AUSTRALIA, North Sydney. Following recent rainfall and tightening supplies, Australian cattle prices have kicked sharply upwards over the last six weeks. During times of rainfall and herd rebuild, Australian prices can often become disjointed from global meat and cattle markets, and this appears to be the case in the current climate.
With such rapid and diverging changes in domestic and global prices over the past month, processor’s will have been under pressure. However, it appears that the growth in Australian cattle prices has just begun to ease, suggesting that a potential market ceiling has been reached.
The outbreak of covid-19 led to a sharp drop in foodservice demand and significant congestion through China ports, with imports of red meat unable to be cleared and distributed. With China buyers withdrawing from purchasing meat in February, US import prices sharply adjusted downwards due to reduced competition. While product is once again beginning to flow through China’s ports, concerns have now shifted to the impact on import demand across the rest of Asia, Europe, the Middle East and North America.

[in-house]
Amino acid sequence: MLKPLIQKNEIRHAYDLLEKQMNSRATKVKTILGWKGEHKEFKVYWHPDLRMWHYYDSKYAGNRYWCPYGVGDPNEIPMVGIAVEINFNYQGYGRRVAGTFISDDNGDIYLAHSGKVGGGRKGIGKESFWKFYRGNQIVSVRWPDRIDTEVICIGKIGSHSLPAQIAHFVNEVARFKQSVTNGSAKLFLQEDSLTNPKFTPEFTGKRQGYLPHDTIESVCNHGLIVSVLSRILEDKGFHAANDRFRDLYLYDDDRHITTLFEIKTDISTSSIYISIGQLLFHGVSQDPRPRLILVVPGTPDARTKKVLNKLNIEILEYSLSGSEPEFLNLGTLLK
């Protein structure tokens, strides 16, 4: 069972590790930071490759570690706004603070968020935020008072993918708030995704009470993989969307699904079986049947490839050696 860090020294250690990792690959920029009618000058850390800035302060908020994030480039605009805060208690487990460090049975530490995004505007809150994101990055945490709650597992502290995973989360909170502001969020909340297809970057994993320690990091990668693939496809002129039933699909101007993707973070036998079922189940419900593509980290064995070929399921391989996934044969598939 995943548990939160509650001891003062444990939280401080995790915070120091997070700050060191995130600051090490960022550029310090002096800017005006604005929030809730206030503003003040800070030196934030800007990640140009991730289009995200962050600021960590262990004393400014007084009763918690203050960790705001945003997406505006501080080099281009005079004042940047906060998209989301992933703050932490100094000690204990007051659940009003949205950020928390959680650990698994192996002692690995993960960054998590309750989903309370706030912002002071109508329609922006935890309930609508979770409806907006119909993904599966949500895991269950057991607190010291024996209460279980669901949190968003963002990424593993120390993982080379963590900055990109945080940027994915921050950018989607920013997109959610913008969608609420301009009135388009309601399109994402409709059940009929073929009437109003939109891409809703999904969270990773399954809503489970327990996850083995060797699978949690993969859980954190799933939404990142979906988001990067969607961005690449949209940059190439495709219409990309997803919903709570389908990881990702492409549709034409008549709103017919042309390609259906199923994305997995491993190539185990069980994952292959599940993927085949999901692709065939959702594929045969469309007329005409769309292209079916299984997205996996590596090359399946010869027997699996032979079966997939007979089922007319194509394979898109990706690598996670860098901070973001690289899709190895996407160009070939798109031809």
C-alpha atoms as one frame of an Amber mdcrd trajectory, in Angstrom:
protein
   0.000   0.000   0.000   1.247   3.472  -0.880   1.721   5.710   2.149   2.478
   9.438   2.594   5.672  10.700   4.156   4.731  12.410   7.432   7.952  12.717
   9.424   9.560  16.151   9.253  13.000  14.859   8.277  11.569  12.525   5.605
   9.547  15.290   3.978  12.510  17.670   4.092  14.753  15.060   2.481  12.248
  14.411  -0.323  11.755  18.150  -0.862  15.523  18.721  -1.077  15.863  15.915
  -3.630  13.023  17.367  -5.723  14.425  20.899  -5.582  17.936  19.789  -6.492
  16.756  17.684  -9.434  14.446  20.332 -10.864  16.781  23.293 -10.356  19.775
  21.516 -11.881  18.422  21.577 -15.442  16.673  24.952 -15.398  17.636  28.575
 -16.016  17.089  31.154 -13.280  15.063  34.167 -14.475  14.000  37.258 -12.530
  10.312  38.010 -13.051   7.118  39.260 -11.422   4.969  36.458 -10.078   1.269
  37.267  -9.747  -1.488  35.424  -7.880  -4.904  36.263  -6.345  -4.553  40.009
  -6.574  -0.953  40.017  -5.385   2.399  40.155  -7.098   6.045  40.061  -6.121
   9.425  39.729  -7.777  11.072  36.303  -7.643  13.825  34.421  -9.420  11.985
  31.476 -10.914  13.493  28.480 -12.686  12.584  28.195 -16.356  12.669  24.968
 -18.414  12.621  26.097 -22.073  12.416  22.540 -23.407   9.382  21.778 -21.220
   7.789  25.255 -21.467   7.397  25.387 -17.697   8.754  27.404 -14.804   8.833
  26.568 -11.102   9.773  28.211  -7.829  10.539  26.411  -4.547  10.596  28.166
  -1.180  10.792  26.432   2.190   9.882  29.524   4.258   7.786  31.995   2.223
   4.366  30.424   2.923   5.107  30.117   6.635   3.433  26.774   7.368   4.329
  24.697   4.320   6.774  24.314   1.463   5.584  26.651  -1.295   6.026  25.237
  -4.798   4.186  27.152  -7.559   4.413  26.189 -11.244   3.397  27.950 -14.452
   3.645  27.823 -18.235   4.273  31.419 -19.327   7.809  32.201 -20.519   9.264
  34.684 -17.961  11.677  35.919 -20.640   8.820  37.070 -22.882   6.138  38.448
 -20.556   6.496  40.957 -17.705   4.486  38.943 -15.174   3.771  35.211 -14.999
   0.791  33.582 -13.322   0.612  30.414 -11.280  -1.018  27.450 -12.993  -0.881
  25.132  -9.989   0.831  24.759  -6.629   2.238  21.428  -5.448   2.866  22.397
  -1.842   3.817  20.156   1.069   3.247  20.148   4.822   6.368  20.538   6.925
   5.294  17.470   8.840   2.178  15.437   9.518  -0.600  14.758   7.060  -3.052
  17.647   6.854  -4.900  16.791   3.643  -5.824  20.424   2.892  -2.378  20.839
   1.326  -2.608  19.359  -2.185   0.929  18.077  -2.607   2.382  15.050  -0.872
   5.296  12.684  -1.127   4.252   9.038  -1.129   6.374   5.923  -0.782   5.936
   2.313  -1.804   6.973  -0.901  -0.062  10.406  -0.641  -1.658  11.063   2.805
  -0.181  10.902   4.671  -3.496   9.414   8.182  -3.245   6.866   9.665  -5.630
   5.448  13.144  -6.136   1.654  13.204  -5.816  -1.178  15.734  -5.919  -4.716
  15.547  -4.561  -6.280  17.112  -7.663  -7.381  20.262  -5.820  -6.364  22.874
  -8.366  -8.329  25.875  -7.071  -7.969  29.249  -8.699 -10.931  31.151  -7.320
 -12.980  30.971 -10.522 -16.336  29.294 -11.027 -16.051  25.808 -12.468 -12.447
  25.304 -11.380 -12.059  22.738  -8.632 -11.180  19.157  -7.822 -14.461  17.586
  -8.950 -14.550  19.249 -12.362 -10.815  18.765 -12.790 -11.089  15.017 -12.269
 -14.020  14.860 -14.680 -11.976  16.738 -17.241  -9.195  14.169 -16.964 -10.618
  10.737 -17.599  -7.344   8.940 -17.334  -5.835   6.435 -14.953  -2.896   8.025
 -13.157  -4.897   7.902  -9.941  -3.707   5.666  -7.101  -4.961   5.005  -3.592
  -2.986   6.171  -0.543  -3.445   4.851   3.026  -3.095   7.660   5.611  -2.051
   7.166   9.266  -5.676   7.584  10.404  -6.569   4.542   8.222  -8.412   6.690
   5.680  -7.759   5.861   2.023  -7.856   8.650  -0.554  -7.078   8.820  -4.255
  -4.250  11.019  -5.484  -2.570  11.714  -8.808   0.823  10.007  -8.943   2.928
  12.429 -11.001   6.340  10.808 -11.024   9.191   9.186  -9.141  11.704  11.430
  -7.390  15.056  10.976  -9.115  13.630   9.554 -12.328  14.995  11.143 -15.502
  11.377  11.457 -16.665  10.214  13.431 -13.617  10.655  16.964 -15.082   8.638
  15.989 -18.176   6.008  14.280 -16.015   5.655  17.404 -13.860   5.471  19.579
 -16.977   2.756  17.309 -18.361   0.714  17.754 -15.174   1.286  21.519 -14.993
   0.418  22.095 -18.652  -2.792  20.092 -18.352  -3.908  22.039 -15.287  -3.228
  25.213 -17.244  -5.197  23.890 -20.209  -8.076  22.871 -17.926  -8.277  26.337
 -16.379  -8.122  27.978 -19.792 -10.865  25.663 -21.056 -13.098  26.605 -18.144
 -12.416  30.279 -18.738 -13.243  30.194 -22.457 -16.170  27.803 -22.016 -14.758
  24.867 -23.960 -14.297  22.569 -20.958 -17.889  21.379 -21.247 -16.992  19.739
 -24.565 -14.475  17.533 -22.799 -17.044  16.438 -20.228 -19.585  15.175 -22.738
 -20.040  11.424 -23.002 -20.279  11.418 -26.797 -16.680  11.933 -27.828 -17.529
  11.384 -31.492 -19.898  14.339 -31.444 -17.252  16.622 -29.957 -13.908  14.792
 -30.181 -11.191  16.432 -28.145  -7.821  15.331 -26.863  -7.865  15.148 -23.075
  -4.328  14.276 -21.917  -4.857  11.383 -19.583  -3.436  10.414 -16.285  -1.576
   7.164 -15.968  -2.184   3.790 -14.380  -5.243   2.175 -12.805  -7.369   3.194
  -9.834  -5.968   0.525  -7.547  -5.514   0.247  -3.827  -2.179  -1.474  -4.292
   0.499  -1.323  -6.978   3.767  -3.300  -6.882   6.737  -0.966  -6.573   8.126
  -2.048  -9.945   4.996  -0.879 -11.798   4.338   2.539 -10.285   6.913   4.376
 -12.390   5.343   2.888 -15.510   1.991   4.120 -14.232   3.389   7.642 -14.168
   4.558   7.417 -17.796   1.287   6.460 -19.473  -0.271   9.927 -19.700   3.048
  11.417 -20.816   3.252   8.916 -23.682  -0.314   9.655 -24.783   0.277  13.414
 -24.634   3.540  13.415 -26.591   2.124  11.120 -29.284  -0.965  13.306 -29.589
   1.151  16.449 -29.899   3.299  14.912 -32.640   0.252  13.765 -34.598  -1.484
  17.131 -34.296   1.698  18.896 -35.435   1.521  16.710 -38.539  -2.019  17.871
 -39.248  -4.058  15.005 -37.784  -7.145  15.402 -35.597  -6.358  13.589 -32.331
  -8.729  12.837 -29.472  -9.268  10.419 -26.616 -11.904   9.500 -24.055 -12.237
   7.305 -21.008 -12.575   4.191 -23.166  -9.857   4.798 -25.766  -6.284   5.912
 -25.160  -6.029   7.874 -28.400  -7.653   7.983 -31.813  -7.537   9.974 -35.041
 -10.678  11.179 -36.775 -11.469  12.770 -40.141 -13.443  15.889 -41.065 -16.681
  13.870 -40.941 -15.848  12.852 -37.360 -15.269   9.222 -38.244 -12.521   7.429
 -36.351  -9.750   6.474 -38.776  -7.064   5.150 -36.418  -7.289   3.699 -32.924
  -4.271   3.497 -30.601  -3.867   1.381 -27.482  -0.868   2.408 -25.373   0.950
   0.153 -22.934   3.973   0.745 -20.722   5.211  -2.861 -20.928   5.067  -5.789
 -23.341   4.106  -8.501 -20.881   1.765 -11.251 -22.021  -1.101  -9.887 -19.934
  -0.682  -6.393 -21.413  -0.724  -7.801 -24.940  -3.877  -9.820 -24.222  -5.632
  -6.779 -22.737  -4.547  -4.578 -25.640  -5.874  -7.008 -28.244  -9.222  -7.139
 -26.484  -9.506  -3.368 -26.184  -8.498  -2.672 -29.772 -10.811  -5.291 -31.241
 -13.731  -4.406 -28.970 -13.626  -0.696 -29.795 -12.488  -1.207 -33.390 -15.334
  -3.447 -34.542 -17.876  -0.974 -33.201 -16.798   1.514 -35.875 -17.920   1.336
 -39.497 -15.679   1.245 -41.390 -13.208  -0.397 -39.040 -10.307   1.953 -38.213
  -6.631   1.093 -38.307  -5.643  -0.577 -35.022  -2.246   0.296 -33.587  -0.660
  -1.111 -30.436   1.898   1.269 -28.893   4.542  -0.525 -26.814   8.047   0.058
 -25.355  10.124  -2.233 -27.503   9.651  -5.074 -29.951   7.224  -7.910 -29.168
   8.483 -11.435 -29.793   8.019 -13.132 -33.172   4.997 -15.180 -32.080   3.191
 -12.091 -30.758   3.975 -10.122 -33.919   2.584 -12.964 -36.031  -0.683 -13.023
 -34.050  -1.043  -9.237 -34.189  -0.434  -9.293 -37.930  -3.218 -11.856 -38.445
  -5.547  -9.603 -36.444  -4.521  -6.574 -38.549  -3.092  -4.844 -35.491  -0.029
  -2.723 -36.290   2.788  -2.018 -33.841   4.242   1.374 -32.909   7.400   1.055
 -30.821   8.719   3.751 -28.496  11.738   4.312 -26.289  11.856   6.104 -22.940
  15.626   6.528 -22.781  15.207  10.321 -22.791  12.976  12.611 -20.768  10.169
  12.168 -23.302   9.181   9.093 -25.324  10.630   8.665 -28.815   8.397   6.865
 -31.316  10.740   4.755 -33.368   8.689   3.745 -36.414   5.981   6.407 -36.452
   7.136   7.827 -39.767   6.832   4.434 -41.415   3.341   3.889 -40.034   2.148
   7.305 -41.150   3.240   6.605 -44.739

Currencies of major beef suppliers have all depreciated against the US dollar in the past two months. Nevertheless, South American suppliers have also benefited from currency shifts, with sharp drops in the Brazilian Real and the Argentinian Peso keeping cattle prices competitive and making low-cost beef accessible to global markets. The potential exists for the price spread between Australia and South American suppliers to widen, particularly if South American currencies remain under pressure, heightening competition.
US cattle futures have fallen sharply in the past week, as ongoing uncertainty regarding the broader economy, consumer demand and the potential impact on processing capacity has rattled markets. Similarly to Australia, retail channels in the US are currently struggling to keep up with orders as consumers rush to stock up on meat supplies, while foodservice channels face significantly reduced turnover. While US cattle prices have been pressured lower, the strength of the greenback has partly offset these falls for global importers.